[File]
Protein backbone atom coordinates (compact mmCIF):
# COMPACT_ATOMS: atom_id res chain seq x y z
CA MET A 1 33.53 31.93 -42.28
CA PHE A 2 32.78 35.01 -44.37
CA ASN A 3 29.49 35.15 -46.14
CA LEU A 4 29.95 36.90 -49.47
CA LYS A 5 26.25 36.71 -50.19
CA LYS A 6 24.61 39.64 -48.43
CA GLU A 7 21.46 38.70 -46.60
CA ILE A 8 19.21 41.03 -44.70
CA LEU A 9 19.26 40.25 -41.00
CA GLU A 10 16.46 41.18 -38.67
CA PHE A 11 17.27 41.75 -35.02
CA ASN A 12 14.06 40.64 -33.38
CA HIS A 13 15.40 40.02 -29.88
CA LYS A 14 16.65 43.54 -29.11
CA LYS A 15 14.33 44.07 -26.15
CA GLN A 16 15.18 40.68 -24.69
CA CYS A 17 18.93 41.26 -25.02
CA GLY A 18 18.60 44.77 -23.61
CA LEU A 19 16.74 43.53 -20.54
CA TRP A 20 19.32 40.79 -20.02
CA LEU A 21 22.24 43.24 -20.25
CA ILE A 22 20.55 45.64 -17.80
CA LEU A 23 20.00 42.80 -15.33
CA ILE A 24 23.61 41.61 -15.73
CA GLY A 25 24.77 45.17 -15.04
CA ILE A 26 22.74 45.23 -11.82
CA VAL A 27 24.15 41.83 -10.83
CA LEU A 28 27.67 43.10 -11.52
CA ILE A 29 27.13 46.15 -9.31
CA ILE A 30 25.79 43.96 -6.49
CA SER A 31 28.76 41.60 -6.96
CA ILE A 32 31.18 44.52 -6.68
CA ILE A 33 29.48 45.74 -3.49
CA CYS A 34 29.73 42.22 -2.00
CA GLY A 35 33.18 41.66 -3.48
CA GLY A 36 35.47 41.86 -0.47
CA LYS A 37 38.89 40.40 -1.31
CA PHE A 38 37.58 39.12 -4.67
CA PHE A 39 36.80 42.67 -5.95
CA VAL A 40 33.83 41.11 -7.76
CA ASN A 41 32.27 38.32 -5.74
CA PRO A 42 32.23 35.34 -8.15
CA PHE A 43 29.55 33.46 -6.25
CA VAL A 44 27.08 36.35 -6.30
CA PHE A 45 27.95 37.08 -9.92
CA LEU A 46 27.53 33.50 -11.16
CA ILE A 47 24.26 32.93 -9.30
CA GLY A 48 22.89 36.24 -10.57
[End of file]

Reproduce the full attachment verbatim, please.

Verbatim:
Protein backbone atom coordinates (compact mmCIF):
# COMPACT_ATOMS: atom_id res chain seq x y z
CA MET A 1 33.53 31.93 -42.28
CA PHE A 2 32.78 35.01 -44.37
CA ASN A 3 29.49 35.15 -46.14
CA LEU A 4 29.95 36.90 -49.47
CA LYS A 5 26.25 36.71 -50.19
CA LYS A 6 24.61 39.64 -48.43
CA GLU A 7 21.46 38.70 -46.60
CA ILE A 8 19.21 41.03 -44.70
CA LEU A 9 19.26 40.25 -41.00
CA GLU A 10 16.46 41.18 -38.67
CA PHE A 11 17.27 41.75 -35.02
CA ASN A 12 14.06 40.64 -33.38
CA HIS A 13 15.40 40.02 -29.88
CA LYS A 14 16.65 43.54 -29.11
CA LYS A 15 14.33 44.07 -26.15
CA GLN A 16 15.18 40.68 -24.69
CA CYS A 17 18.93 41.26 -25.02
CA GLY A 18 18.60 44.77 -23.61
CA LEU A 19 16.74 43.53 -20.54
CA TRP A 20 19.32 40.79 -20.02
CA LEU A 21 22.24 43.24 -20.25
CA ILE A 22 20.55 45.64 -17.80
CA LEU A 23 20.00 42.80 -15.33
CA ILE A 24 23.61 41.61 -15.73
CA GLY A 25 24.77 45.17 -15.04
CA ILE A 26 22.74 45.23 -11.82
CA VAL A 27 24.15 41.83 -10.83
CA LEU A 28 27.67 43.10 -11.52
CA ILE A 29 27.13 46.15 -9.31
CA ILE A 30 25.79 43.96 -6.49
CA SER A 31 28.76 41.60 -6.96
CA ILE A 32 31.18 44.52 -6.68
CA ILE A 33 29.48 45.74 -3.49
CA CYS A 34 29.73 42.22 -2.00
CA GLY A 35 33.18 41.66 -3.48
CA GLY A 36 35.47 41.86 -0.47
CA LYS A 37 38.89 40.40 -1.31
CA PHE A 38 37.58 39.12 -4.67
CA PHE A 39 36.80 42.67 -5.95
CA VAL A 40 33.83 41.11 -7.76
CA ASN A 41 32.27 38.32 -5.74
CA PRO A 42 32.23 35.34 -8.15
CA PHE A 43 29.55 33.46 -6.25
CA VAL A 44 27.08 36.35 -6.30
CA PHE A 45 27.95 37.08 -9.92
CA LEU A 46 27.53 33.50 -11.16
CA ILE A 47 24.26 32.93 -9.30
CA GLY A 48 22.89 36.24 -10.57